Workers at Freeport’s Grasberg mine - which accounts for more than 90 percent of the company’s gold output - receive a minimum of between $1.50 and $3.00 an hour, the lowest of any Freeport McMoran operation, worldwide.

Julius Parorongan, a spokesperson for the Freeport Worker’s Union says the strike is the best way to make the multinational company take notice. “This is what we have to do, to force the management to fulfill our demands…. We will strike until November 15th or until we get a good deal… We just need $7.50 per hour and so far in the U.S. the lowest wages [for Freeport workers] is $30 per hour. So we think it is easy for the company to fulfill our demands,” he said.

The rugged region in eastern Indonesia has poor roads and other infrastructure in the mountainous terrain, which analysts say increases the cost of mining and depresses local wages.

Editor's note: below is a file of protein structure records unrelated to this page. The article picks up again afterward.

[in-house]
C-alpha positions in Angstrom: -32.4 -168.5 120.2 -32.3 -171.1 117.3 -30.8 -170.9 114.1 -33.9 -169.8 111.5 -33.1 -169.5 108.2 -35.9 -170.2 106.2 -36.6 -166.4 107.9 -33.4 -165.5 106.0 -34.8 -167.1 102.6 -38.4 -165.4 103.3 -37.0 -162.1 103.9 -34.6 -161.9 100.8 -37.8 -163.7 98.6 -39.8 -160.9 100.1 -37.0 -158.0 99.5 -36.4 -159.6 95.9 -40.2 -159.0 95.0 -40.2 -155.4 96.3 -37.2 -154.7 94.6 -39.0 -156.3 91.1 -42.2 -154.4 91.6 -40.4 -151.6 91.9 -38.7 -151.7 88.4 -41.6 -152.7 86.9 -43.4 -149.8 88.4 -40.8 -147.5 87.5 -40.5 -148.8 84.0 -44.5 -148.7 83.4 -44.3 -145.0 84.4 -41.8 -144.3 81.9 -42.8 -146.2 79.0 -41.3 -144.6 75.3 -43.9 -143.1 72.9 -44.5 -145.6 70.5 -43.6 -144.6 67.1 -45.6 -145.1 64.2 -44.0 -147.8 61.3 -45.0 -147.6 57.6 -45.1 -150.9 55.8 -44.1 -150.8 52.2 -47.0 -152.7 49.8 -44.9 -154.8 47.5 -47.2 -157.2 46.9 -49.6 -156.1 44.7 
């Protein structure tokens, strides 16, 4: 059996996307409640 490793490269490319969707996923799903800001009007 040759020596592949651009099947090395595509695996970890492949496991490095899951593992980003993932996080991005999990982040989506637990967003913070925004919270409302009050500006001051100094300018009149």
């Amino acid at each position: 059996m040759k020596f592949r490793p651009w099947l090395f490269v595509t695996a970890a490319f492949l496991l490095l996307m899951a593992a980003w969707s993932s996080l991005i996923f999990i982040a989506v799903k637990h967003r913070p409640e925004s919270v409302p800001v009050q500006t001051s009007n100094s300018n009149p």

Closure of the mine

During the initial stages of the strike, Freeport recruited outsourced workers which allowed it operate at 80 percent capacity. But Monday’s closure is likely to incur significant costs to Freeport and the Indonesian government.

Professor Kurtubi is a lecturer in economics at the University of Indonesia who specializes in mineral resource economics. He says the closure of the mine will have two main effects.
“First, it will have a negative impact on the economic activities in the surrounding areas because for most people who live in the Timika, their economy mostly depends on the mining activities," he said. "Second, the government revenue will decline.  It’s quite significant the number if they cannot find a resolution.”

Freeport is the single largest taxpayer to the Indonesian government, contributing more than $1 billion in the first six months this year. Closure of the mine is estimated to cost the government $6.7 million in lost revenue per day.